Penny Wong Claims UK And US Retreat From Globalism To Blame For Breakdown In World Order


Australian senator and Labor opposition’s foreign affairs spokeswoman, Penny Wong, cited the United Kingdom’s decision to leave the European Union and U.S. President Donald Trump’s withdrawal from the Trans- Pacific Partnership as primary contributors to what she refers to as a “breakdown in world order”.

She believes Britain’s decision to exit the EU was more than just a symptom of economic and social malaise. Instead “Brexit” was a clear rejection of Europe’s rule-making system.

As for the United States’ decision to walk away from the TPP; a leftover policy from the Obama administration, Wong shares her opinion that it represented the administration’s pivot from globalization and toward nationalism:

“The decision to walk away from the TPP was a rejection of the economic globalization that has become such a distinguishing feature of the international rules-based order.

“That is serious enough in itself. But perhaps more serious is the ongoing reappraisal of the way that the US sees itself in the conduct of global affairs.”

Trump has referred to his ideology on nationalism as “Principled Realism”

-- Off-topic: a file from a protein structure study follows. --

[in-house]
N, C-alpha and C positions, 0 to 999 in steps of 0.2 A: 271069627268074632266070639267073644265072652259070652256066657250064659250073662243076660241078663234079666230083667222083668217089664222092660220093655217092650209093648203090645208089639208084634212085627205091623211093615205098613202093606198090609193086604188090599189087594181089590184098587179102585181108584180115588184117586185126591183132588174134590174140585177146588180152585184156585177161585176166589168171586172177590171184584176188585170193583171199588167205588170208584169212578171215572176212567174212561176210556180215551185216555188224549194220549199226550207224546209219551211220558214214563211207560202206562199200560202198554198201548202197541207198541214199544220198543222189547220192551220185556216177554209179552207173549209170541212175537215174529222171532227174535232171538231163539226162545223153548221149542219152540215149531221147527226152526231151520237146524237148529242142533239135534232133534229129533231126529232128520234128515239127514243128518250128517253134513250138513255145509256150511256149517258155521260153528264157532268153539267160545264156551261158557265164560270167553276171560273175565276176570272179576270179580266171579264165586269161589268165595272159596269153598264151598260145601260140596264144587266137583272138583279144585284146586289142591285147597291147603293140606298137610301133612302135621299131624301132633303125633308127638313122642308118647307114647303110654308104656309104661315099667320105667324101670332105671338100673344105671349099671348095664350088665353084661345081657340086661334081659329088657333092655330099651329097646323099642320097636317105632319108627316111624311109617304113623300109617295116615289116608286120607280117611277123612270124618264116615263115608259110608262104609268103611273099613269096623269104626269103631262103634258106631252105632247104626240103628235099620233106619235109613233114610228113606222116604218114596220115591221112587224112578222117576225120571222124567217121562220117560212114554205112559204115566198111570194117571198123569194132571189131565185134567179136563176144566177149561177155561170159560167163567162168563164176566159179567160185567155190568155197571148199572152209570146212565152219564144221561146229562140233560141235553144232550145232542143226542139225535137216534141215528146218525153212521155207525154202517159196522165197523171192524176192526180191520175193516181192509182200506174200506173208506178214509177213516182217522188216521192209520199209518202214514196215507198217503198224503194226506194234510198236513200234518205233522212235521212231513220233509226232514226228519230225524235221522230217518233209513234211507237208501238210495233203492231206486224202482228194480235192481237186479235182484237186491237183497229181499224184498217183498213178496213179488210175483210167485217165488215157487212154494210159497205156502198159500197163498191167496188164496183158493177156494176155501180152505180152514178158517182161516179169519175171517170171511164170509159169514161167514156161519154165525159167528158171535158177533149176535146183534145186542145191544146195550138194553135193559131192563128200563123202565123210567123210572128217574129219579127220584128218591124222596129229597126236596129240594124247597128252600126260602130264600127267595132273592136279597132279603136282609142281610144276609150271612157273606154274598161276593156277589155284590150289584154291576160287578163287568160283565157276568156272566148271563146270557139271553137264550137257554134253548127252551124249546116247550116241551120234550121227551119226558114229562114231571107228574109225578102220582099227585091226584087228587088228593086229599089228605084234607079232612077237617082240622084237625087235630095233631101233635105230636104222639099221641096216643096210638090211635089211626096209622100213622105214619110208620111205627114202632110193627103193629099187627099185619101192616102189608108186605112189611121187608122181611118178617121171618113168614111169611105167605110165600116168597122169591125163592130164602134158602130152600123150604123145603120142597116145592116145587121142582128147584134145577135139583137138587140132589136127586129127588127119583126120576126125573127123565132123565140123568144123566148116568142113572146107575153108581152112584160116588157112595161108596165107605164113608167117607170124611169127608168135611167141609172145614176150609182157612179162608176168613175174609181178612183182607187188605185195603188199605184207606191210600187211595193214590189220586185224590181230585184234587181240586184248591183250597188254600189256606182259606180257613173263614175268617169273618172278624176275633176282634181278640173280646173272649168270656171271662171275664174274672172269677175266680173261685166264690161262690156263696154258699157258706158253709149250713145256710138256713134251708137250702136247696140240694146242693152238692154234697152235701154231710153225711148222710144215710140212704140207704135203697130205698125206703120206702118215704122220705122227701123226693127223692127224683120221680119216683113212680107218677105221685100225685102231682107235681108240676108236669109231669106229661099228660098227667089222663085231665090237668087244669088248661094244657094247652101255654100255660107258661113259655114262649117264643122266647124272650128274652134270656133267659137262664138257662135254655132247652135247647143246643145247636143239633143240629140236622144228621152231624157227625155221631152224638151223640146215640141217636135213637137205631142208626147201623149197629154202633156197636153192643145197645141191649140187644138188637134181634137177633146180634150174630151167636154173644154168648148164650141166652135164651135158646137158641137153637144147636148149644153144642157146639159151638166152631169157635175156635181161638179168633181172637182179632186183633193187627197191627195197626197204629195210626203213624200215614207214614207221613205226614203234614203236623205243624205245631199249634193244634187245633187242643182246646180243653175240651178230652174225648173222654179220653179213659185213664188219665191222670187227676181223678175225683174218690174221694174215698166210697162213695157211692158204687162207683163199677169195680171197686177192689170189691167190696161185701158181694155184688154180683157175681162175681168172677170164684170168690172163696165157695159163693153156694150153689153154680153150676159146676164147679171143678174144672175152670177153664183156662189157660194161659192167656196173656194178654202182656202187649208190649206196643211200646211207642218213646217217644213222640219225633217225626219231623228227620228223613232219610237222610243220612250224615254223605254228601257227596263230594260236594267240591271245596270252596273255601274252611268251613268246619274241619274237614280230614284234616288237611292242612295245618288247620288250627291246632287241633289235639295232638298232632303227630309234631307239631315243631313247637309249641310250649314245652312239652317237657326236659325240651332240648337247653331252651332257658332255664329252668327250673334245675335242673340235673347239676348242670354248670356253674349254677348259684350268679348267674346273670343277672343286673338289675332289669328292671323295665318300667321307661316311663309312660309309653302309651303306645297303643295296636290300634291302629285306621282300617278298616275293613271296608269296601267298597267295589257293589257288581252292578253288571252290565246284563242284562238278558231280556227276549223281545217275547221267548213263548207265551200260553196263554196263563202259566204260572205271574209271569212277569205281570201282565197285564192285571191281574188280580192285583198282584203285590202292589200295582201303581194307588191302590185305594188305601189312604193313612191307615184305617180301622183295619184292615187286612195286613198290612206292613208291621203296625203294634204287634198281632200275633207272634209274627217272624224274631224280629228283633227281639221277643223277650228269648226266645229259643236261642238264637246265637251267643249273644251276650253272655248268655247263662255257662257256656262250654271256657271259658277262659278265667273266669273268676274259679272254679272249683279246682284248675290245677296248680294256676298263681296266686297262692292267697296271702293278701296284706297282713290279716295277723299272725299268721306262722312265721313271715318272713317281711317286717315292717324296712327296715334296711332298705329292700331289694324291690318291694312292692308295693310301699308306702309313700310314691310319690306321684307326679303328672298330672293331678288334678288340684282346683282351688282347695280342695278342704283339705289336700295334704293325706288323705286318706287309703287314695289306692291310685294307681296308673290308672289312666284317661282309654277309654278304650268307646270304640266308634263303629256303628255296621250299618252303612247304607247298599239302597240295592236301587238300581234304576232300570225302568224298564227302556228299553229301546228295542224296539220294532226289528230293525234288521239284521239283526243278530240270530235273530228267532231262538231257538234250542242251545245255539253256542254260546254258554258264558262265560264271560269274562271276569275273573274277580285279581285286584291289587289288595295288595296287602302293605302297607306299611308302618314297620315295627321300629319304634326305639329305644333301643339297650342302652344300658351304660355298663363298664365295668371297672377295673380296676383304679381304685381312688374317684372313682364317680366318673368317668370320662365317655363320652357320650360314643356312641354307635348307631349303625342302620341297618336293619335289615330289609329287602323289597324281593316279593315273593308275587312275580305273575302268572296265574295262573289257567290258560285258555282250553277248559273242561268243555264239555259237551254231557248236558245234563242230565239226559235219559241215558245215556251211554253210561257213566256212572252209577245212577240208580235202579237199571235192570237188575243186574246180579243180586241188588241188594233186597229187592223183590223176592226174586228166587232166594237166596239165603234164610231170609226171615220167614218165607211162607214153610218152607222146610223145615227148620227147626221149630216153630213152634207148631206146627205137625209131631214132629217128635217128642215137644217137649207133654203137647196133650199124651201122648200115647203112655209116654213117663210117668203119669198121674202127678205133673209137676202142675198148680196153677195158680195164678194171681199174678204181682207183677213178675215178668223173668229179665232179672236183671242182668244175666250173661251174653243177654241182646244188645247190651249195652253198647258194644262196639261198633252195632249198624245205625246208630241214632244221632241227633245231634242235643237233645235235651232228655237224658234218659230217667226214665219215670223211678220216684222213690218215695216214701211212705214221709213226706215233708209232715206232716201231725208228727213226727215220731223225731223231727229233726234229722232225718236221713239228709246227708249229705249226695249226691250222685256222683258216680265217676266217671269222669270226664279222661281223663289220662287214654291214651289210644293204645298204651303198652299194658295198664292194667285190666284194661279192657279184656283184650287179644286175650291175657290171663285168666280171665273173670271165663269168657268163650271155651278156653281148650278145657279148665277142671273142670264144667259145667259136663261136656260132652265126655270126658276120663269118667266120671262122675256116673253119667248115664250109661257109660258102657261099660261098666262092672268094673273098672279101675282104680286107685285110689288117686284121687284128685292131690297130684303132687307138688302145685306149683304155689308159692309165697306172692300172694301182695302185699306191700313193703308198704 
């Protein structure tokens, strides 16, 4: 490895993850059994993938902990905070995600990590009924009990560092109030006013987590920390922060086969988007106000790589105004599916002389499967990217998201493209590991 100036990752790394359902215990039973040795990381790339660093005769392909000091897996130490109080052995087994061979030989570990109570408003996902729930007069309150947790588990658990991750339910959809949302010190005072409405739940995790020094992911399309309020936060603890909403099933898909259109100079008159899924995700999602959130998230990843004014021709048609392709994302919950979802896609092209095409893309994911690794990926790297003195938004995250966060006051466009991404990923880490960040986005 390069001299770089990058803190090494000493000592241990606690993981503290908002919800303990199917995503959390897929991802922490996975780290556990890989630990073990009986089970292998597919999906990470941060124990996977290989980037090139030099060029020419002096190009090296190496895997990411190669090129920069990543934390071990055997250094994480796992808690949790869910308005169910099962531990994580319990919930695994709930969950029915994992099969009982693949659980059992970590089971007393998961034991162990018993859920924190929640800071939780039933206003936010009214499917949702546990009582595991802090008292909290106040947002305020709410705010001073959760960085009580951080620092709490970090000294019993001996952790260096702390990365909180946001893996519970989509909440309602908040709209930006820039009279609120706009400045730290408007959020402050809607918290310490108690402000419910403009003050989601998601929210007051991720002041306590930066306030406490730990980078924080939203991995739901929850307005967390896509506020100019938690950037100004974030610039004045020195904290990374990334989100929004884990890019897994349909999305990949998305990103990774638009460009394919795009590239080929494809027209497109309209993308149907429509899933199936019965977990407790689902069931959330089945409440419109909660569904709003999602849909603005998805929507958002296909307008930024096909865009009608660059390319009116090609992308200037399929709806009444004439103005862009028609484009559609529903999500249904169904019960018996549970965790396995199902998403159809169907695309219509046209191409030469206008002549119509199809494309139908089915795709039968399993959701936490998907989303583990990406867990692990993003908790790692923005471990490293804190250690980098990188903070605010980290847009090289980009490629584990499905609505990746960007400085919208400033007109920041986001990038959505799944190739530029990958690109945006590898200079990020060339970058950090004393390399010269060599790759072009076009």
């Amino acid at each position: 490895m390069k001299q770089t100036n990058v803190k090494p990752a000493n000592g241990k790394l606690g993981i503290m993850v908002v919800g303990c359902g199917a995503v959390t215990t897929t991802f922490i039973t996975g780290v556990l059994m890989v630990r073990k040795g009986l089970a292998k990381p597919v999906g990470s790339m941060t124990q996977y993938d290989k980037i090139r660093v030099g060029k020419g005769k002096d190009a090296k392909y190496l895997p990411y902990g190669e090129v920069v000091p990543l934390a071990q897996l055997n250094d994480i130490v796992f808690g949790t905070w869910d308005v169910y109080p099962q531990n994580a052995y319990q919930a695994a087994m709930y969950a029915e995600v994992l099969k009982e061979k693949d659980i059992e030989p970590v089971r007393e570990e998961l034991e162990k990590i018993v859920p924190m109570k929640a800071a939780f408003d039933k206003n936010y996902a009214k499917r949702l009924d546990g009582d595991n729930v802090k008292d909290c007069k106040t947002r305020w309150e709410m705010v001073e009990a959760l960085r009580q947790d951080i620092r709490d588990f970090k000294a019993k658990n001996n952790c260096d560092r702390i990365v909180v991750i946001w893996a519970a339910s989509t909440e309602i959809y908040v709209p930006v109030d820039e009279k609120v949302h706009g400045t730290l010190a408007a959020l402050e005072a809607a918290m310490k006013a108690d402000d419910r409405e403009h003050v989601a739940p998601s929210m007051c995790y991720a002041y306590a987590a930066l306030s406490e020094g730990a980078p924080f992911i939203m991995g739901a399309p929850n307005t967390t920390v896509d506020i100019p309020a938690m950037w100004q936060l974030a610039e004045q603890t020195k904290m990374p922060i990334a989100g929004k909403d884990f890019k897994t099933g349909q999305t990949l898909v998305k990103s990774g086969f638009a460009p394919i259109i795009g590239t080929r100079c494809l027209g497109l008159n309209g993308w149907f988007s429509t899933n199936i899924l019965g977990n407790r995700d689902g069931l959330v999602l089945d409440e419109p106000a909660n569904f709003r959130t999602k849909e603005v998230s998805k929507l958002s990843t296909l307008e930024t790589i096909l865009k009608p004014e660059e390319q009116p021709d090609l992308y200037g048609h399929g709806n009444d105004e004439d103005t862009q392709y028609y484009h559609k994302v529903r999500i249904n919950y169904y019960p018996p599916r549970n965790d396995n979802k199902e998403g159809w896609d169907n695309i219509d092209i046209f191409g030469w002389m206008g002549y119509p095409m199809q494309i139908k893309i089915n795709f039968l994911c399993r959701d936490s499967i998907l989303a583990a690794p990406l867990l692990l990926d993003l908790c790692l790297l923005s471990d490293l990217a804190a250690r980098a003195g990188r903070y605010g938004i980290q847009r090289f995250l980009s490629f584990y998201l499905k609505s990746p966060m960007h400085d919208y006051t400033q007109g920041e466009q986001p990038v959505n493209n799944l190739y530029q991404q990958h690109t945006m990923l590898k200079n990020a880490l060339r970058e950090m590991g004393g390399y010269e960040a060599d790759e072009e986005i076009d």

Wong who gave a speech at Singapore’s Lee Kuan Yew School of Public Policy also plans to put into question China’s ambitious “One Belt One Road” or Belt and Road Initiative’s (BRI) role in ensuring global economic stability.

She described BRI as a game-changer:

“BRI is an expression of strategic power; linking a new community of nations as both contributors to and beneficiaries to China’s remarkable growth.”

However, Wong has doubts on whether BRI would achieve its long-term goals of economic and political alignment while ensuring stability in the region.

China has been aggressively pursuing its maritime and military objectives in the Western Philippine Sea. It has gone as far as to disregard a United Nations ruling granting full territorial rights to the Philippines.

The Philippines filed the claim under the administration of then-President Benigno S. Aquino. But China seems to have found an ally with new President Rodrigo Duterte who has set aside the ruling and allowed Beijing to build military structures in the disputed islands.

Duterte is known to have strong ties with communist groups in the Philippines. He even proposed sending his political party, PDP-Laban to China to “learn communist ideology”.

On the South China Sea dispute, Wong suggests for ASEAN countries to engage China in a peaceful discussion with representatives from Japan, Russia and the US present in the negotiations.

In early January, Australia’s international development minister Concetta Fierravanti- Wells called out China for setting up “white elephant” structures in many Pacific nations.

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